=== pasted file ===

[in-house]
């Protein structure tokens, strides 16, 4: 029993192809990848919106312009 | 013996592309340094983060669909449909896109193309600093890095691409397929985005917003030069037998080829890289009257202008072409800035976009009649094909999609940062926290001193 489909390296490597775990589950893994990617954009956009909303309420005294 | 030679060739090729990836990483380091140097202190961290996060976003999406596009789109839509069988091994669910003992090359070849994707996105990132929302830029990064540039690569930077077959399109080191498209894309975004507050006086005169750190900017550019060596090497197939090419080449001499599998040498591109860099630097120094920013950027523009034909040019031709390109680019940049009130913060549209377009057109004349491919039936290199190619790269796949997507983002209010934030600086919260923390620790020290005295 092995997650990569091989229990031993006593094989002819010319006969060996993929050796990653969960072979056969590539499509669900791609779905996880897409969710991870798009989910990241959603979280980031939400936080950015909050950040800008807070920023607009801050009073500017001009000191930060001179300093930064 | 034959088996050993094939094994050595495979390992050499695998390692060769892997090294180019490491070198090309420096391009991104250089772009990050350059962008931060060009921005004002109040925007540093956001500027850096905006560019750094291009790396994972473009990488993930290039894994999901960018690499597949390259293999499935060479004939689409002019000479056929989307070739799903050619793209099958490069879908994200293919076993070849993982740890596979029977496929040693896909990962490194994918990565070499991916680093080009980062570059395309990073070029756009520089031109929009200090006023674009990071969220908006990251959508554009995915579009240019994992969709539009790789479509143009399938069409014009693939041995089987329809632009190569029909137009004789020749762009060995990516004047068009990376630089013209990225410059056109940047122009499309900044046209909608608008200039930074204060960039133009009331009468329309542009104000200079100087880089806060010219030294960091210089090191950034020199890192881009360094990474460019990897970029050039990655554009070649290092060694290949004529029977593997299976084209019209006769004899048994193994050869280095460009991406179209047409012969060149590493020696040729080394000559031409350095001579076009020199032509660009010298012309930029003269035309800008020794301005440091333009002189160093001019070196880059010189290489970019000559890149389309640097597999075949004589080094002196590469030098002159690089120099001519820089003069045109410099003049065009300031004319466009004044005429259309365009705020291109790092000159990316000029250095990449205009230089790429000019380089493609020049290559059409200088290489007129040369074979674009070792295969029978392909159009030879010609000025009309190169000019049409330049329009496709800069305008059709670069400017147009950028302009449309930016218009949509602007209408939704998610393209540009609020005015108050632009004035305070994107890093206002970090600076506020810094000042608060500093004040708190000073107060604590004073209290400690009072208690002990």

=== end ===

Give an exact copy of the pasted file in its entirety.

[in-house]
């Protein structure tokens, strides 16, 4: 029993192809990848919106312009 | 013996592309340094983060669909449909896109193309600093890095691409397929985005917003030069037998080829890289009257202008072409800035976009009649094909999609940062926290001193 489909390296490597775990589950893994990617954009956009909303309420005294 | 030679060739090729990836990483380091140097202190961290996060976003999406596009789109839509069988091994669910003992090359070849994707996105990132929302830029990064540039690569930077077959399109080191498209894309975004507050006086005169750190900017550019060596090497197939090419080449001499599998040498591109860099630097120094920013950027523009034909040019031709390109680019940049009130913060549209377009057109004349491919039936290199190619790269796949997507983002209010934030600086919260923390620790020290005295 092995997650990569091989229990031993006593094989002819010319006969060996993929050796990653969960072979056969590539499509669900791609779905996880897409969710991870798009989910990241959603979280980031939400936080950015909050950040800008807070920023607009801050009073500017001009000191930060001179300093930064 | 034959088996050993094939094994050595495979390992050499695998390692060769892997090294180019490491070198090309420096391009991104250089772009990050350059962008931060060009921005004002109040925007540093956001500027850096905006560019750094291009790396994972473009990488993930290039894994999901960018690499597949390259293999499935060479004939689409002019000479056929989307070739799903050619793209099958490069879908994200293919076993070849993982740890596979029977496929040693896909990962490194994918990565070499991916680093080009980062570059395309990073070029756009520089031109929009200090006023674009990071969220908006990251959508554009995915579009240019994992969709539009790789479509143009399938069409014009693939041995089987329809632009190569029909137009004789020749762009060995990516004047068009990376630089013209990225410059056109940047122009499309900044046209909608608008200039930074204060960039133009009331009468329309542009104000200079100087880089806060010219030294960091210089090191950034020199890192881009360094990474460019990897970029050039990655554009070649290092060694290949004529029977593997299976084209019209006769004899048994193994050869280095460009991406179209047409012969060149590493020696040729080394000559031409350095001579076009020199032509660009010298012309930029003269035309800008020794301005440091333009002189160093001019070196880059010189290489970019000559890149389309640097597999075949004589080094002196590469030098002159690089120099001519820089003069045109410099003049065009300031004319466009004044005429259309365009705020291109790092000159990316000029250095990449205009230089790429000019380089493609020049290559059409200088290489007129040369074979674009070792295969029978392909159009030879010609000025009309190169000019049409330049329009496709800069305008059709670069400017147009950028302009449309930016218009949509602007209408939704998610393209540009609020005015108050632009004035305070994107890093206002970090600076506020810094000042608060500093004040708190000073107060604590004073209290400690009072208690002990």